My belief is that will show that three lanes through at the intersections will give us a major improvement in traffic movement, and at the same time demonstrate that we do not need to pave the entire corridor in both directions with three lanes. Our backups will be much shorter in both distance and duration.

And we haven’t even gotten started on the actual functions of the traffic lights themselves.

Imagine that.

I can.

 

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Ten Pounds of Sugar In A Five Pound Bag

“You can’t squeeze ten pounds of sugar in a five pound bag”

Residents of Johns Creek have heard this quote on more than one occasion when it comes to issues relating to traffic.  This quote, unfortunately, suggest that we have twice the volume of traffic at our intersections than we can handle.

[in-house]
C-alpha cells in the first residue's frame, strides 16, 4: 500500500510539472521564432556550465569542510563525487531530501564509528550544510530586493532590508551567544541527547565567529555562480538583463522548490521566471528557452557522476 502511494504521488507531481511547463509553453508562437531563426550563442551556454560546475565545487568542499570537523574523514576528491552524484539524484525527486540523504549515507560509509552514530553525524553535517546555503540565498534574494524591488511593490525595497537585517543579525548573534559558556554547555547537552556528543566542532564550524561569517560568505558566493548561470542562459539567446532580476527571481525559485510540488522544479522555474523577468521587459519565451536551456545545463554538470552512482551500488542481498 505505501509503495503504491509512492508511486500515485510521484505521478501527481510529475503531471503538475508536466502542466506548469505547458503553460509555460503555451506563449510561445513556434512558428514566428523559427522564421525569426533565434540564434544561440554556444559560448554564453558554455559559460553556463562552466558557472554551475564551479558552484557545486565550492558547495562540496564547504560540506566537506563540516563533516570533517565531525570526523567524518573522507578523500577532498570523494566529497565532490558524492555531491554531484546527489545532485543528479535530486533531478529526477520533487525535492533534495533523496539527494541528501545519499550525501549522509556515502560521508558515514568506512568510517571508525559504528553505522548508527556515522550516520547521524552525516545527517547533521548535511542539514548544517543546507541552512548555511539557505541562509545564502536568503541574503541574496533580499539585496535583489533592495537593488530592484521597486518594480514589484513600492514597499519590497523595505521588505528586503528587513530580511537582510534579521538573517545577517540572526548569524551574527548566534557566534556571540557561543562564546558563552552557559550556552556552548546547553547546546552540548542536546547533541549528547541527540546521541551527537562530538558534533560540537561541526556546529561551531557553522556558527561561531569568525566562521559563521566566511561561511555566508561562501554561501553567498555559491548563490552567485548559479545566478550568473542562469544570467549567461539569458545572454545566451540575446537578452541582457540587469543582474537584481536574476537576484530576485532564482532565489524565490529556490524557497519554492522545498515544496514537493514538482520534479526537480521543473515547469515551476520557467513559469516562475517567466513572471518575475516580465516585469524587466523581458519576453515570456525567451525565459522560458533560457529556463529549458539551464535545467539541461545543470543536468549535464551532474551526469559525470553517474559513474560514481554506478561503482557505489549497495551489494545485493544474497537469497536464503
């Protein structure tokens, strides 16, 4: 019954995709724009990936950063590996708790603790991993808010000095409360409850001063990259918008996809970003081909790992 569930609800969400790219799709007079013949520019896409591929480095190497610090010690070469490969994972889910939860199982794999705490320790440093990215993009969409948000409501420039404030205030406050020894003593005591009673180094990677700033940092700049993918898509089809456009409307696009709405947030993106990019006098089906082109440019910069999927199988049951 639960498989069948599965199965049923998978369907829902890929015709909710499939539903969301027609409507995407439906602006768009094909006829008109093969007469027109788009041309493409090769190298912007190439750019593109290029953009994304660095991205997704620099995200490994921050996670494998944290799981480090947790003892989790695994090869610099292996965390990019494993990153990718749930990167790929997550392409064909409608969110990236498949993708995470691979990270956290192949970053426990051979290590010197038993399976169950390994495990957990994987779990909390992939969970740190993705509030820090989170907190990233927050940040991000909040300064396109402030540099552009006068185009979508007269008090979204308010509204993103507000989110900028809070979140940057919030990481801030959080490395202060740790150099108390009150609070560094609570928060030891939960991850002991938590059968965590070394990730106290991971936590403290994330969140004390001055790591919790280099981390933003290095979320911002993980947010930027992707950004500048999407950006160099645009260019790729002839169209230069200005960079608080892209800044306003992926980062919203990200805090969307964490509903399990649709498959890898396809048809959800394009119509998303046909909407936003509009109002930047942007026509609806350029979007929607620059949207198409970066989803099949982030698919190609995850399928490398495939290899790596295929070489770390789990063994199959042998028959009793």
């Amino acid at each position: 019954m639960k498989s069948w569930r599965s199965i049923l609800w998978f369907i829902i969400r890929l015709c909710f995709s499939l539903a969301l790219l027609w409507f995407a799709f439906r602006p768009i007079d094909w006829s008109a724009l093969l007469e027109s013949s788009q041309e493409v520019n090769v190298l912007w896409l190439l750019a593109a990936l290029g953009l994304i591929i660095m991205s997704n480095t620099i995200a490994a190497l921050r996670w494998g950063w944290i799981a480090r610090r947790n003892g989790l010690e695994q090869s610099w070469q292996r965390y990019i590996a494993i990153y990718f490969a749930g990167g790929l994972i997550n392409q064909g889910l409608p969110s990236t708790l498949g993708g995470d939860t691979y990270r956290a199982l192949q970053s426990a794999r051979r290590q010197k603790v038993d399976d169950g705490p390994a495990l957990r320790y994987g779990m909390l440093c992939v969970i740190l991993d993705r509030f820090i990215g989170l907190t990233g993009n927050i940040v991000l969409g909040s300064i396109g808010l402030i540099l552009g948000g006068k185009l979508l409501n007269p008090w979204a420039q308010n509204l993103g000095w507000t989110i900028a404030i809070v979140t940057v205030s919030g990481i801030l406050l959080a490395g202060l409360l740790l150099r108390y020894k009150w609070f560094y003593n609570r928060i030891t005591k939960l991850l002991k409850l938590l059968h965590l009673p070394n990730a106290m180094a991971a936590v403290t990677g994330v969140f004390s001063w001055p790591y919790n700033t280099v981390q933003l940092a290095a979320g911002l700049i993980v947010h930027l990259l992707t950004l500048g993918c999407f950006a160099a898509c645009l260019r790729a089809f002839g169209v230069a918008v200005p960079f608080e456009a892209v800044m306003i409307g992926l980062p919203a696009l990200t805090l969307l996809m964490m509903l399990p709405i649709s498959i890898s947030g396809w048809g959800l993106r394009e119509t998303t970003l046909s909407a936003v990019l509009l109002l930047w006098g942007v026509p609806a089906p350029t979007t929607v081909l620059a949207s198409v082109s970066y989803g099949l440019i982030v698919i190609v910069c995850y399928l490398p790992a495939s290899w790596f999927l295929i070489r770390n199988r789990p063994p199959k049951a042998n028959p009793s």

But, what if the volume at our intersections was not twice as much as they can currently handle?  What if they were only 9-13%% over the capacity today?  Could we make some minor changes that would yield major improvements? Continue reading

A GDOT Traffic Tutorial

You’ve heard lots of information on traffic in Johns Creek.  Many of the conclusions I feel are based on erroneous assumptions and intuitions. The GDOT (Georgia Department of Transportation) surveys data at locations throughout our state and you have access to that data for yourself to confirm or deny your very own assumptions about the traffic you personally experience. Continue reading

Minor Improvements Can Yield Major Benefits

A truck with a high load underestimated the height of his load by 2 inches and found himself wedged into the entrance of a tunnel.  Unable to back out, experts were called to come and see what could be done to get the truck removed.

All of the engineers crowded around scratching their heads and making drastic suggestions.